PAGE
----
• Pete Gosar, District 2
    • Sue Belish, District 4
    • Belenda Wilson, District 5
    • Ken Rathburn, District 6
    • Hugh Hageman, At-Large Member
    • Kathy Coon, Certified Classroom Teachers
    • Walt Wilcox, Certified School Administrators
    • Kathryn Sessions, Business and Industry
    • Cindy Hill, Superintendent of Public Instruction

Demographics

See also: Demographic information for all students in all 50 states

The following table displays the ethnic distribution of students in Wyoming as reported in the National Center for Education Statistics Common Core of Data for 2011-2012.[6]

Demographic Information for Wyoming's K-12 Public School System
Ethnicity Students State Percentage United States Percentage**
American Indian 2,885 3.2% 1.10%
Asian 710 0.79% 4.68%
African American 979 1.09% 15.68%
Hawaiian Nat./Pacific Isl. Students 123 0.14% 0.42%
Hispanic 11,326 12.57% 24.37%
White 72,519 80.49% 51.21%
Two or More 1,557 1.73% 2.54%
**Note: This is the percentage of all students in the United States that are reported to be of this ethnicity.

In the news

Controversy over district adoption of science standards

District administrators across Wyoming weighed the use of Next Generation science standards for the 2014-2015 school year following an inconclusive decision by the Wyoming State Legislature. Legislators passed a state budget in March 2014 that included a footnote prohibiting the use of state funds for the standards, which were developed by the National Research Council and the National Science Teacher Association. The footnote was later interpreted by the Wyoming School Boards Association and Kay Hill, an adviser to Governor Matt Mead, to prohibit funding of state education programs rather than individual districts.[7]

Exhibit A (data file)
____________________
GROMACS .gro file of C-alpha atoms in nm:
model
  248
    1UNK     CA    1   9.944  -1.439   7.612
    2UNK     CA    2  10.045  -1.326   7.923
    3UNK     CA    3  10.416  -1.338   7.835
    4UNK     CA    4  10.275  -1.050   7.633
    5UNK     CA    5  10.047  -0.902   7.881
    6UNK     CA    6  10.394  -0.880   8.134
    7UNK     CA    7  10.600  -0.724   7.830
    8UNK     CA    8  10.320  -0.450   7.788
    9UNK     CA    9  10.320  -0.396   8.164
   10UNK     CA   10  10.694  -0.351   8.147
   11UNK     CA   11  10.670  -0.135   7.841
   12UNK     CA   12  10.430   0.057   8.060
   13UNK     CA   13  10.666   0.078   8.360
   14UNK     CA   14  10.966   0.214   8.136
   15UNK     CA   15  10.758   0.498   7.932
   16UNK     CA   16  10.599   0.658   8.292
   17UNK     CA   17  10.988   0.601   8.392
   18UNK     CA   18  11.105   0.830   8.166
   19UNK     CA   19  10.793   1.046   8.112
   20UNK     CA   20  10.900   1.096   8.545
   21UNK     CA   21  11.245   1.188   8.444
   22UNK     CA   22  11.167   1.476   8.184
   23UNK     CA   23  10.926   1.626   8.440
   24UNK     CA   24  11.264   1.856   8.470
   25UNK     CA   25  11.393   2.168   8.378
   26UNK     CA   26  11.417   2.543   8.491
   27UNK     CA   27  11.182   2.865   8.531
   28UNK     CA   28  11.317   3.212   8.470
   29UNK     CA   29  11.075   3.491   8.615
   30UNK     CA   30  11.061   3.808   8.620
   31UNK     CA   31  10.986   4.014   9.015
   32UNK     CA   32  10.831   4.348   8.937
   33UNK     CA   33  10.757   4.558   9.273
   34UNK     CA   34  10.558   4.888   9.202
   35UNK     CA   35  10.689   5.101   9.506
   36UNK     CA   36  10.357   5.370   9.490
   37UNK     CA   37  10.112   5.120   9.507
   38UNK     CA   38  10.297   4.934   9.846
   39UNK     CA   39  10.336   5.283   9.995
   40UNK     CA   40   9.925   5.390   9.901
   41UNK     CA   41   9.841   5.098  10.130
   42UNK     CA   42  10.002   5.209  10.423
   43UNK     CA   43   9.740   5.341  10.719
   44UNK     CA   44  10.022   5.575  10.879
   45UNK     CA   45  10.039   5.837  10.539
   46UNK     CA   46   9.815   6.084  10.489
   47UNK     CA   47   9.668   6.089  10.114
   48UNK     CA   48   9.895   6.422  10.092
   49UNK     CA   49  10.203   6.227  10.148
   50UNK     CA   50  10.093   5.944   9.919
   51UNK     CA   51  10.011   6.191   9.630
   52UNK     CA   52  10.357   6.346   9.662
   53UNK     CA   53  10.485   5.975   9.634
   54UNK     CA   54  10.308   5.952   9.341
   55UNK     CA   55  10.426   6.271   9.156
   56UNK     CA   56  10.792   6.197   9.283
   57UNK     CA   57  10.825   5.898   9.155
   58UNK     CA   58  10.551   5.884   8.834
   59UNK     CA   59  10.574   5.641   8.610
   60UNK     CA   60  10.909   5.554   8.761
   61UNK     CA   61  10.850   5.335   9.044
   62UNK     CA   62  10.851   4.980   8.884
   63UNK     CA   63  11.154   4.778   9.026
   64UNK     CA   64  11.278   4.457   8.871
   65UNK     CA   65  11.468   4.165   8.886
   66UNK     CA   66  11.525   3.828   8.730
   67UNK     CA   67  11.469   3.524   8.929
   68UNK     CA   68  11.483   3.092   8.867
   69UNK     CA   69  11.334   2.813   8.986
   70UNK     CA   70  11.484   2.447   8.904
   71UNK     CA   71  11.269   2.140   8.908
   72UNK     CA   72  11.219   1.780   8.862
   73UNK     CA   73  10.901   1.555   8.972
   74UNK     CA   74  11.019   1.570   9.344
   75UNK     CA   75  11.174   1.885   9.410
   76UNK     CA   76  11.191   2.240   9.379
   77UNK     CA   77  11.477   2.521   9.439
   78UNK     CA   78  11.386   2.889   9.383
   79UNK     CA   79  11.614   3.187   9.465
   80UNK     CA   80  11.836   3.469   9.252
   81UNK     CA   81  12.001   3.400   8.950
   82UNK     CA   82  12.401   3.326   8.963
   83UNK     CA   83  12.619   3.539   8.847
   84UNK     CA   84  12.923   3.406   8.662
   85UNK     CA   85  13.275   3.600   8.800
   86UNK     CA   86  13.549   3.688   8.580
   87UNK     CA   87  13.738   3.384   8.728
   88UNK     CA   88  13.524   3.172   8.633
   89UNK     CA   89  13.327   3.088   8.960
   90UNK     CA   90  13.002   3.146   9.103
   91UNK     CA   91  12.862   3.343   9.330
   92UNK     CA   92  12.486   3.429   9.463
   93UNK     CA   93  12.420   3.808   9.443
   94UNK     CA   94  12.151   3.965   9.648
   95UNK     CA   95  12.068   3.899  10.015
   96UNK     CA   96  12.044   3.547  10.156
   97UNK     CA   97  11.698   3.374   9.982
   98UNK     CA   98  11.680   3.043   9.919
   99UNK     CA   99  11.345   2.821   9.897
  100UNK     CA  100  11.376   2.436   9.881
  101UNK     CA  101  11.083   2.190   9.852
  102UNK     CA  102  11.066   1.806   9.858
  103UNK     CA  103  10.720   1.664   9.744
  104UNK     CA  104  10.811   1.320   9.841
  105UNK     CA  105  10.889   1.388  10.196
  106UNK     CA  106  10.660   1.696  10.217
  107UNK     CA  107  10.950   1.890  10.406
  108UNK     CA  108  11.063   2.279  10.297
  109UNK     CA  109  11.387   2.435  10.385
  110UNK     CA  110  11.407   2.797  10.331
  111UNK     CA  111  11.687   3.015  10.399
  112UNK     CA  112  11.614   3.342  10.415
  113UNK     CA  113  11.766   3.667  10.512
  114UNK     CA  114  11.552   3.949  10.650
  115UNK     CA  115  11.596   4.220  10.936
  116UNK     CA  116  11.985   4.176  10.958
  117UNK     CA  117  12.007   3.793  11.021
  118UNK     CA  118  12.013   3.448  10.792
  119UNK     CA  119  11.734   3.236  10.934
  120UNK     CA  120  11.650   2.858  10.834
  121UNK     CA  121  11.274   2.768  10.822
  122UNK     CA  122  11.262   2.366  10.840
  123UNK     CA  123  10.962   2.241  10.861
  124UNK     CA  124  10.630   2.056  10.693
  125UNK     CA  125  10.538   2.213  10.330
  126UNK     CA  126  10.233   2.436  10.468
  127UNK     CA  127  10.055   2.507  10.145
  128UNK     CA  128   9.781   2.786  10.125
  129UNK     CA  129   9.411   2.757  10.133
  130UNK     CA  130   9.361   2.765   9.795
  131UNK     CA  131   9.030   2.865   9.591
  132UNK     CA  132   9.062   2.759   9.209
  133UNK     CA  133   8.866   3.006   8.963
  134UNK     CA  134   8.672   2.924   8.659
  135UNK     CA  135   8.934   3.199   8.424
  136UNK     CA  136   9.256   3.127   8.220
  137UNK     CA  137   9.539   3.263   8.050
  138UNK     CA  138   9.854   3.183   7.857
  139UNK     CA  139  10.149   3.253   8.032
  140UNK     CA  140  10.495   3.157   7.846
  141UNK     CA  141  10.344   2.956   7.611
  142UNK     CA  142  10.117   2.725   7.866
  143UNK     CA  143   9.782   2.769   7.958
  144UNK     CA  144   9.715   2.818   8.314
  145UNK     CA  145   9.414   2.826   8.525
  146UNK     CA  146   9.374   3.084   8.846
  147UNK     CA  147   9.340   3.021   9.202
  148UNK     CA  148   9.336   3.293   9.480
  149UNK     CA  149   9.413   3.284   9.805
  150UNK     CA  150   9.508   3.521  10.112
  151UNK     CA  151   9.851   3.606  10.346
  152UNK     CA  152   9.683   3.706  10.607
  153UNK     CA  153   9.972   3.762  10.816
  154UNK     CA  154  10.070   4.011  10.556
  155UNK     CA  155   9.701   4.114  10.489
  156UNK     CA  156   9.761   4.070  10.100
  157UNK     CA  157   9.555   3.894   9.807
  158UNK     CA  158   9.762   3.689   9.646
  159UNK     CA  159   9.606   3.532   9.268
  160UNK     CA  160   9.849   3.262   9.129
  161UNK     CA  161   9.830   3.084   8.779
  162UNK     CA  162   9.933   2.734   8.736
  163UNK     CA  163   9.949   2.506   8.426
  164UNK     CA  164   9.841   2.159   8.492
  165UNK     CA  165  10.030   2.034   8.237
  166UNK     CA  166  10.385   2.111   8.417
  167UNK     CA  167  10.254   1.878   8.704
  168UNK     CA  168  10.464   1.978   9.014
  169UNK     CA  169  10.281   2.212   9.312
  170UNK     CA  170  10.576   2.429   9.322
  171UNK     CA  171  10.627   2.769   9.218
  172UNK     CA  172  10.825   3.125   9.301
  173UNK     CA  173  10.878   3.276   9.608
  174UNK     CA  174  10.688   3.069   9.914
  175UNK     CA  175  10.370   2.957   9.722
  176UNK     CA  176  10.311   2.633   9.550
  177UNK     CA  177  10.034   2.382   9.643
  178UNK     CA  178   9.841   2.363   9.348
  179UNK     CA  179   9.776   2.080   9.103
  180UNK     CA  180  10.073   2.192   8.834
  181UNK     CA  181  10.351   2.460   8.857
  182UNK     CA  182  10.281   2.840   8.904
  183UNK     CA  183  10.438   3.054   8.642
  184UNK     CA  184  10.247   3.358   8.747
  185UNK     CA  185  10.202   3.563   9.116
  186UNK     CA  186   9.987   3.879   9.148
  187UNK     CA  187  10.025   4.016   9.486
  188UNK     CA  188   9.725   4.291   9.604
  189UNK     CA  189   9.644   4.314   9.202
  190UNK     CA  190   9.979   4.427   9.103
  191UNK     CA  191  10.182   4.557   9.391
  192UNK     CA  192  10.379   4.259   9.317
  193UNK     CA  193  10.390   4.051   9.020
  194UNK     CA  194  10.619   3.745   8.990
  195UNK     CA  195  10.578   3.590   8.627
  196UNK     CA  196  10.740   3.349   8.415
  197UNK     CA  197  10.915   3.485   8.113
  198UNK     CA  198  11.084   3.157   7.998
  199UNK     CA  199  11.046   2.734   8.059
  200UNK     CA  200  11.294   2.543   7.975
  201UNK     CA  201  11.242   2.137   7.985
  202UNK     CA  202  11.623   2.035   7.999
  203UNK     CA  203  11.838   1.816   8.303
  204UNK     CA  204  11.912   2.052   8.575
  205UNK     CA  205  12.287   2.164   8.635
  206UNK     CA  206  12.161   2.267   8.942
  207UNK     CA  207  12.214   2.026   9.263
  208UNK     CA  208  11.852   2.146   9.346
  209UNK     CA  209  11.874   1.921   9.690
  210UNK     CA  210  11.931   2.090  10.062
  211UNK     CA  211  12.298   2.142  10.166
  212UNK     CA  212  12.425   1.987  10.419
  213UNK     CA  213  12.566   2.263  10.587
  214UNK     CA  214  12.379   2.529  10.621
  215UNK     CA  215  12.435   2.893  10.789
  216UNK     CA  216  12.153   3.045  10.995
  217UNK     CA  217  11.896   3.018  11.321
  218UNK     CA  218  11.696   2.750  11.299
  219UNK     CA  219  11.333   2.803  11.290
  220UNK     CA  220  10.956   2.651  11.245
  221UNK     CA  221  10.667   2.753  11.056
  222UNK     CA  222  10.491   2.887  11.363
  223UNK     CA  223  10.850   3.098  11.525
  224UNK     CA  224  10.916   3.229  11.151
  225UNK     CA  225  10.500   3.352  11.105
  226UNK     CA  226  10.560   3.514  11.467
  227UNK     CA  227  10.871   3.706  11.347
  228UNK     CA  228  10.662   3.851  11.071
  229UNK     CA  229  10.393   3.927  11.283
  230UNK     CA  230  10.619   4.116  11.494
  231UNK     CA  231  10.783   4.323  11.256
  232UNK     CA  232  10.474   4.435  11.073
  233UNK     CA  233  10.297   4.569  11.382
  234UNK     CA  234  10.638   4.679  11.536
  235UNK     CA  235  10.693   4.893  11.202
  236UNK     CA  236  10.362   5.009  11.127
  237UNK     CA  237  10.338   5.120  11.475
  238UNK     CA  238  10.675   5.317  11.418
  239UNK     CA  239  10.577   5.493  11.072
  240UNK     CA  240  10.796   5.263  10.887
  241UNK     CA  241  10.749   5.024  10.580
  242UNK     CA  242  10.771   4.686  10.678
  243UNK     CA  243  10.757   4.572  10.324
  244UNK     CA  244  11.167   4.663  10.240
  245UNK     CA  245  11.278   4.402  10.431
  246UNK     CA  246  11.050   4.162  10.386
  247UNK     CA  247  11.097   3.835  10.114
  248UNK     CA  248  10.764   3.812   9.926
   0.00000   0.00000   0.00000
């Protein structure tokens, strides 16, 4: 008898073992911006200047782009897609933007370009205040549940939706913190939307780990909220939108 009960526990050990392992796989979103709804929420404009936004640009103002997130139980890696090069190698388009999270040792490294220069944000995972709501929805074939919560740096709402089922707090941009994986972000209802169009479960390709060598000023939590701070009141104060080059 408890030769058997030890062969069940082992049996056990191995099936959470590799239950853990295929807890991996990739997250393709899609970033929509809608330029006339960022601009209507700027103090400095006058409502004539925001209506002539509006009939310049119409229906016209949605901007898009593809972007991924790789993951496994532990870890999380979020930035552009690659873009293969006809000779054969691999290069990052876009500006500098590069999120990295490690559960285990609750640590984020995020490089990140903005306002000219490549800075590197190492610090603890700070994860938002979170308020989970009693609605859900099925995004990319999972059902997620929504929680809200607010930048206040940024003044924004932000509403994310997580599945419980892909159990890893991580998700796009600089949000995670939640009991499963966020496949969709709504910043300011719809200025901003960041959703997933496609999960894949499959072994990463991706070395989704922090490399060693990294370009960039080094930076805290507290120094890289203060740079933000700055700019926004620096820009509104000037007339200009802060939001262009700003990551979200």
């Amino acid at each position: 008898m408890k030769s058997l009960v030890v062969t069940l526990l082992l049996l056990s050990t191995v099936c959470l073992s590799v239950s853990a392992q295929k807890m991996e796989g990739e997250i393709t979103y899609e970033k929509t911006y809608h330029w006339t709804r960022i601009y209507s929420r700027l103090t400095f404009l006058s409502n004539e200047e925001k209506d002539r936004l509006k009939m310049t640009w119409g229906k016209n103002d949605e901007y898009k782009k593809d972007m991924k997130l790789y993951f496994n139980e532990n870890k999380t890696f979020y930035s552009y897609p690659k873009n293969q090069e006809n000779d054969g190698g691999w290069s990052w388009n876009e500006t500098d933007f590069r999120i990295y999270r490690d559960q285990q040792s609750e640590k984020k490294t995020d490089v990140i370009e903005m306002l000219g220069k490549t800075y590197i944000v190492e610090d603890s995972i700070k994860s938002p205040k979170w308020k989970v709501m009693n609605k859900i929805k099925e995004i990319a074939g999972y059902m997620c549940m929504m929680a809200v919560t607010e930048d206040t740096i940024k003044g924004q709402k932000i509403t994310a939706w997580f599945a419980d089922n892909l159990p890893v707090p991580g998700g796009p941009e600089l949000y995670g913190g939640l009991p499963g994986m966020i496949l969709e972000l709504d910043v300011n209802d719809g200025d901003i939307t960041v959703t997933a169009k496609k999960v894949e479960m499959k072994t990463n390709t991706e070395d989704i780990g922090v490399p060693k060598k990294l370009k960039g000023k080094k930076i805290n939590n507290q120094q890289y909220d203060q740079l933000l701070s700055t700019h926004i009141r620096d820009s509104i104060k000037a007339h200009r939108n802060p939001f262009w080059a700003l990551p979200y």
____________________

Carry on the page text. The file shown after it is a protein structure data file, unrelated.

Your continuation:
Opponents disagree with the interpretations of evolution and climate change science in the standards. Despite this opposition, districts like Campbell County School District tested elements of Next Generation standards during the 2013-2014 school year.[8] Goshen County School District has been using portions of the standards since 2010 and approximately 15 districts are proceeding with at least partial implementation for the 2014-2015 school year.[7]

School board elections

Upcoming elections

See also: Wyoming school board elections, 2014

A total of two Wyoming school districts among America's largest school districts by enrollment will hold elections in 2014 for eight seats. Each district scheduled elections on November 4, 2014.

Here are several quick facts about Wyoming's school board elections in 2014:

The districts listed below served 25,324 K-12 students during the 2010-2011 school year, according to the National Center for Education Statistics.[9] Click on the district names for more information on the district and its school board elections.

2014 Wyoming School Board Elections
District Date Seats up for election Total board seats Student enrollment
Laramie County School District 1 11/4/2014 4 7 13,171
Natrona County Schools 11/4/2014 4 9 12,153


See also

External links

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Suggest a link

References